How FDL169 works
Cystic fibrosis is a heritable disease caused by mutations in the CFTR gene, which encodes for a protein that channels salts in and out of cells. Mutations in this gene can cause the protein to be made incorrectly, which results in the buildup of thick, sticky mucus in organs and tissues, thereby interfering with their function.
The most common mutation is the so-called F508del mutation, which causes the deletion of a single amino acid (the building blocks which make up proteins). This single change causes the CFTR protein to fold incorrectly.
FDL169 is designed to work as a CFTR corrector, a treatment that corrects the folding of the CFTR protein. It binds to CFTR as the protein is being made by the cell, and helps the protein fold into the correct shape. This increases the presence of CFTR at the cell membrane, meaning that more salt can be trafficked normally.
FDL169 in clinical trials for CF
Four Phase 1 clinical trials (NCT03527095, NCT03424252, NCT02680418, and NCT02359357) evaluated the safety, bioavailability, and pharmacokinetics (movement in the body) of FDL169 in healthy adult volunteers. The results of these studies have not been published yet.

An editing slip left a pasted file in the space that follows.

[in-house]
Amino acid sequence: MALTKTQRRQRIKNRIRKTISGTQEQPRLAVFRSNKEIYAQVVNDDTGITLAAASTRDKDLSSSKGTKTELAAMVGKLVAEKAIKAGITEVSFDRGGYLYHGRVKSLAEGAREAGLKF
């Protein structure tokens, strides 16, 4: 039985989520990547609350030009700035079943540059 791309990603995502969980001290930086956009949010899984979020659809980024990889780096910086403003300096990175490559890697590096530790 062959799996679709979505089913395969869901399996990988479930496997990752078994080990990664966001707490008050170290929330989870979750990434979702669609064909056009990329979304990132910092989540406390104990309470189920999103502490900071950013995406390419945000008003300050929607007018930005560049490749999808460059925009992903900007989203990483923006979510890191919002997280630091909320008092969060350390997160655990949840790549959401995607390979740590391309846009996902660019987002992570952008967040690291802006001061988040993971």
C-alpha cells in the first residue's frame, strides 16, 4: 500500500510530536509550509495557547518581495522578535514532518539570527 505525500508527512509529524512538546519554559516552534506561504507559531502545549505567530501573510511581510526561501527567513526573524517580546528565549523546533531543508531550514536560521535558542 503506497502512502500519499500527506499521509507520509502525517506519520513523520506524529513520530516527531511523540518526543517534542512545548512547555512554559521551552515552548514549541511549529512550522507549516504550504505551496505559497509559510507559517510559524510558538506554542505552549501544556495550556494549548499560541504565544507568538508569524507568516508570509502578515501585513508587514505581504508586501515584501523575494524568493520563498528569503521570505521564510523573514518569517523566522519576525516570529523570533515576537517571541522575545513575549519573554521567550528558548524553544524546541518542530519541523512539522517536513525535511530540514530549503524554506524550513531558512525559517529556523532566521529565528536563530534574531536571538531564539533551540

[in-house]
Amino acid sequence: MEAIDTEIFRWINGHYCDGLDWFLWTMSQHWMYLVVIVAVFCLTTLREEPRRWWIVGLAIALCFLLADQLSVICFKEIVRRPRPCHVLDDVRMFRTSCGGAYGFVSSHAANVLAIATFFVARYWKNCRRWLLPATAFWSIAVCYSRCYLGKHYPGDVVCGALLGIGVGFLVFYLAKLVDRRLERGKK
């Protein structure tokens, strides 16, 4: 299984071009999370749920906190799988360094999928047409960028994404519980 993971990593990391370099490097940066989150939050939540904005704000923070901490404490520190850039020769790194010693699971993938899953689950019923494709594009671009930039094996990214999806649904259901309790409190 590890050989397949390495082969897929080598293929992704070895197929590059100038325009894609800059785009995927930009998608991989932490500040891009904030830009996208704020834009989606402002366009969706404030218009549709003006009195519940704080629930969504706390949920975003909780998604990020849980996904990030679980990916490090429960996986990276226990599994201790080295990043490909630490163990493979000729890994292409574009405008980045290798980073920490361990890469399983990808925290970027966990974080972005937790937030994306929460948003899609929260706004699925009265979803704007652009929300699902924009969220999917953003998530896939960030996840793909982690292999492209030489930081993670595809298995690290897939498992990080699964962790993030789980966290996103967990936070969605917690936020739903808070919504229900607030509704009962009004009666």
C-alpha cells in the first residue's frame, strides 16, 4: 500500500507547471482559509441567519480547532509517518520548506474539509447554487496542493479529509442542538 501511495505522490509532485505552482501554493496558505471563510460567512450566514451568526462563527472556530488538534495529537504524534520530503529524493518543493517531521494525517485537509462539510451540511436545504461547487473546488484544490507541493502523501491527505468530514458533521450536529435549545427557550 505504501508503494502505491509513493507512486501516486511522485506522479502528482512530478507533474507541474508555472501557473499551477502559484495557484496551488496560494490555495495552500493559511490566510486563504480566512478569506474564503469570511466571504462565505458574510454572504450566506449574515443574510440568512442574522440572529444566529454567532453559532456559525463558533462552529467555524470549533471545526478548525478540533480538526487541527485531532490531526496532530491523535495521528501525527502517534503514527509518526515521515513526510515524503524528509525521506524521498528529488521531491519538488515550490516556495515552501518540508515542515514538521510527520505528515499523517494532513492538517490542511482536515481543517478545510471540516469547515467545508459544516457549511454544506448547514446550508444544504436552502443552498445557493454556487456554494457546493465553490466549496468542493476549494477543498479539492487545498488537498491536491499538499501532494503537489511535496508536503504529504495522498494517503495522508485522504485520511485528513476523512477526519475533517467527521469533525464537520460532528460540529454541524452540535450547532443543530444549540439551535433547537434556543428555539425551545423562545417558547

A Phase 1 clinical trial (NCT03516331) evaluated the safety and interactions between FDL169 and FDL176, another experimental treatment for CF being developed by Flatley Discovery Lab. FDL176 is designed to act as a CFTR potentiator — a molecule that holds the CFTR protein channel open, allowing higher rates of salt traffic across the cell membrane. A single site in Belfast, U.K., is currently recruiting adults for a similar study in healthy volunteers (NCT03756922).
A single Phase 1 clinical trial (NCT03093714) evaluated the safety, pharmacodynamics (how the body processes the treatment), and pharmacokinetics of FDL169 in patients with CF, but results have not been published.
A Phase 1/2 clinical trial (NCT02767297) of FDL169 has been completed, which examined the bioavailability and pharmacokinetics in healthy adults and CF patients. Its findings have not yet been published.
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